Current Herpetology
Online ISSN : 1881-1019
Print ISSN : 1345-5834
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Original articles
  • Hideo HASEGAWA, Yohei KADOTA, Yatsukaho IKEDA, Akiko SATO, Keiko MATSU ...
    Type: Articles
    2018 Volume 37 Issue 1 Pages 1-10
    Published: 2018
    Released: February 27, 2018
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    We evaluated helminth parasitism in the alien frog, Polypedates leucomystax, on Ishigakijima and Iriomotejima, Yaeyama Islands, Okinawa, Japan. Among 12 helminth species observed, the parasitic oligochaete, Allodero sp., may have been introduced by this frog to Ishigakijima without spreading to Iriomotejima. Raillietnema rhacophori, a nematode commonly parasitic in P. leucomystax of Okinawajima and Miyakojima, was not observed. Seven helminth species, namely, Mesocoelium sp., Rhabdias sp., Strongyloides sp., Cosmocerca japonica, Meteterakis sp., Oswaldocruzia hoepplii, Oswaldocruzia japalurae, Pseudoacanthocephalus sp. were surmised to be acquired from the endemic anurans and/or saurians in the Yaeyama Islands. This frog also serves as a paratenic host for Physalopteridae sp., Dispharynx sp. and Centrorhynchus sp./spp., in which adults are parasites of birds or snakes.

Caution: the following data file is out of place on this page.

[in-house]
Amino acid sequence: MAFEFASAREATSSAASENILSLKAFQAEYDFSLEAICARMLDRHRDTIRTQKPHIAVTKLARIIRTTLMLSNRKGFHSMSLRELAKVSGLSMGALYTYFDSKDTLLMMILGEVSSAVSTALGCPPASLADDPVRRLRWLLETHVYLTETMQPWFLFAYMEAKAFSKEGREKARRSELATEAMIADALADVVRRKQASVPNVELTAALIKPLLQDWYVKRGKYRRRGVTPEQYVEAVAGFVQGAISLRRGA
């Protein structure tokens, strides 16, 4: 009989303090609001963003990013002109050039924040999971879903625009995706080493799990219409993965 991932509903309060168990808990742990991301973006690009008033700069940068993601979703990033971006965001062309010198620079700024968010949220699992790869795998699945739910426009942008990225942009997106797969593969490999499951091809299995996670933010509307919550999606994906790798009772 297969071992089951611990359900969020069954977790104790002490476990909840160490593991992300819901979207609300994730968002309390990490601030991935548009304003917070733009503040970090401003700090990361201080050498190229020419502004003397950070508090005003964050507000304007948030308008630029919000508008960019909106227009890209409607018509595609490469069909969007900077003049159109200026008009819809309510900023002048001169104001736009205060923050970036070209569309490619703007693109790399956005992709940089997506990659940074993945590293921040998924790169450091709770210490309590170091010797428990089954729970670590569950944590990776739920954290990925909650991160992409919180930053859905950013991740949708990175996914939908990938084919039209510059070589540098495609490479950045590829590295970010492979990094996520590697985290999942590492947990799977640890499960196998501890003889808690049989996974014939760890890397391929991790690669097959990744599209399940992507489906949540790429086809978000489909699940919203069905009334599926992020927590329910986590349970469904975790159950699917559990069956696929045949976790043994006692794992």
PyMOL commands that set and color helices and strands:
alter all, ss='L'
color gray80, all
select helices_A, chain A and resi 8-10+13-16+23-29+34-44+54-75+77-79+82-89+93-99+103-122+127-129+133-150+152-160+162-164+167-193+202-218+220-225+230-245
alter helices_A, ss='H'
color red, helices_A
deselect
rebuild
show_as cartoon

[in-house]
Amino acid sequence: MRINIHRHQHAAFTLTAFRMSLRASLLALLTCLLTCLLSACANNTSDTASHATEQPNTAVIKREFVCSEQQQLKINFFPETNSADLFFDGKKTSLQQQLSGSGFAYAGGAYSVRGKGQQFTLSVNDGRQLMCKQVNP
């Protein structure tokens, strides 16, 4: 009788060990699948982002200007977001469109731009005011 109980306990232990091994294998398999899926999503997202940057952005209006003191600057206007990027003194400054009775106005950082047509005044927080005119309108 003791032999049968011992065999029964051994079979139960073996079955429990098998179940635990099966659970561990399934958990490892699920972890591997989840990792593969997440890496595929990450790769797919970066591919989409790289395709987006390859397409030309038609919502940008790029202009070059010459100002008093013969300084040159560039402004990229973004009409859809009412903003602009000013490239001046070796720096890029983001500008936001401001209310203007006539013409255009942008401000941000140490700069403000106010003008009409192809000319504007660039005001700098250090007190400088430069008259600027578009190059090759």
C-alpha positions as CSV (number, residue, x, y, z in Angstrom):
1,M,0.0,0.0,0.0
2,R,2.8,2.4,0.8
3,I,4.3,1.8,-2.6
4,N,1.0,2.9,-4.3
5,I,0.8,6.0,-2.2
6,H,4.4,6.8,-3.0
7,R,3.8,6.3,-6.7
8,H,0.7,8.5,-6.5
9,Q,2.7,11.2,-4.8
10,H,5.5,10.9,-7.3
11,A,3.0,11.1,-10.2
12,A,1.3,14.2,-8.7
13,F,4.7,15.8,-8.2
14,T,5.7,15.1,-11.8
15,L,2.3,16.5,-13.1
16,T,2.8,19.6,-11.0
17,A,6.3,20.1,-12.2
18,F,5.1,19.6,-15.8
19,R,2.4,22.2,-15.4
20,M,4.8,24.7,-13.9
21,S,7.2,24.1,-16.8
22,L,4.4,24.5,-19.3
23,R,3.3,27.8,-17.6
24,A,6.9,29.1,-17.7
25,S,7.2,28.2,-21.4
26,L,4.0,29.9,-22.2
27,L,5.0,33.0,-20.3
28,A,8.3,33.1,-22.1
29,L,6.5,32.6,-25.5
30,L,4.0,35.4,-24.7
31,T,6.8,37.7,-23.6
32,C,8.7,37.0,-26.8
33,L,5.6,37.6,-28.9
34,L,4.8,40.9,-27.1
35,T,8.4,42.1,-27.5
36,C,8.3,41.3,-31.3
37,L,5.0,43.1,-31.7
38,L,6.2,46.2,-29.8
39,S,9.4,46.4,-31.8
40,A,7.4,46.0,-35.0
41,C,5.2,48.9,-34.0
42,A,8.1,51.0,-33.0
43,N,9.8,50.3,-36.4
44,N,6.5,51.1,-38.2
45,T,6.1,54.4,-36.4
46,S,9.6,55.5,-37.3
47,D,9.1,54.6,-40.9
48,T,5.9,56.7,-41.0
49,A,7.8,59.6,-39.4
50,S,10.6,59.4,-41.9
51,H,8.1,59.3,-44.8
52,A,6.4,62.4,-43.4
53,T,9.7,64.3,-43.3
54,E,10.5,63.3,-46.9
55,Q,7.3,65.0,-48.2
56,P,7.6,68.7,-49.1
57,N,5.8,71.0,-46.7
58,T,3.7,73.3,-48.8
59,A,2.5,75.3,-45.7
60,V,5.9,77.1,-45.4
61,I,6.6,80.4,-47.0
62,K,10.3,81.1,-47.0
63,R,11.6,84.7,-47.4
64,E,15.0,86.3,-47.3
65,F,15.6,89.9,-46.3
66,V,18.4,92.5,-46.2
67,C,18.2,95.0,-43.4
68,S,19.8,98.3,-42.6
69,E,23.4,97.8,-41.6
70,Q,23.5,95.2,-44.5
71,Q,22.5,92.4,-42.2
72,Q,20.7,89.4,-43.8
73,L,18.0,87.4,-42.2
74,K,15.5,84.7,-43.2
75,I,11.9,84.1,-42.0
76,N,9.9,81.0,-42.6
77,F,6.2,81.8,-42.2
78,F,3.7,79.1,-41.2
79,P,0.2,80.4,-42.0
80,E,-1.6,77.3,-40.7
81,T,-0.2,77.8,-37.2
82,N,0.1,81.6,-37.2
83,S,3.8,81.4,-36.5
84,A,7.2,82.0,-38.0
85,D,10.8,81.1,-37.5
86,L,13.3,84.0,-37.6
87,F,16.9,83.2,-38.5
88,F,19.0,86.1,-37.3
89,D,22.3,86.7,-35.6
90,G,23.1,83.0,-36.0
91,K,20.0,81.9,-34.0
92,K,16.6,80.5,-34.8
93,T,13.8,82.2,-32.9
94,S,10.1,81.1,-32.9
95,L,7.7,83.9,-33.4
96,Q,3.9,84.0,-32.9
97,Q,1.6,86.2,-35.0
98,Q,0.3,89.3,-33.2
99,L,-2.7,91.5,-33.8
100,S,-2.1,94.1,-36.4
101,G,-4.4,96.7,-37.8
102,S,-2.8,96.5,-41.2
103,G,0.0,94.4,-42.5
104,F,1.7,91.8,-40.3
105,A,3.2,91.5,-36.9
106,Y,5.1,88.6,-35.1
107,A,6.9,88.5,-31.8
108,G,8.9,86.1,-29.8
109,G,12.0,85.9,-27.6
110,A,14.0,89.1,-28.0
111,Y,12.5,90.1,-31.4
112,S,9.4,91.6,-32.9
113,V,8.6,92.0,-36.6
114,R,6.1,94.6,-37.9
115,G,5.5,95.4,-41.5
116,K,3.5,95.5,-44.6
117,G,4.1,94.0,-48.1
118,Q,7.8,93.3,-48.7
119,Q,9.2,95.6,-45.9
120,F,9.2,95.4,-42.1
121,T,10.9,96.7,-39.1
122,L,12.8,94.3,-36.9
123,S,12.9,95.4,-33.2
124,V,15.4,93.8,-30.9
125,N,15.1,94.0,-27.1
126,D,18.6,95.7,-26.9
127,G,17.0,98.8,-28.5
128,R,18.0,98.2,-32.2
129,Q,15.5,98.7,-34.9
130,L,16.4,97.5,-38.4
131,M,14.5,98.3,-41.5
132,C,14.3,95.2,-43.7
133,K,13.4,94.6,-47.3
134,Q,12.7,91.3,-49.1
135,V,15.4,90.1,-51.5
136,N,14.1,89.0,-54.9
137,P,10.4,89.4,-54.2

• Soh KOBAYASHI, Seiya ABE, Motoshi TOMITA, Rikyu MATSUKI
    Type: Articles
    2018 Volume 37 Issue 1 Pages 11-22
    Published: 2018
    Released: February 27, 2018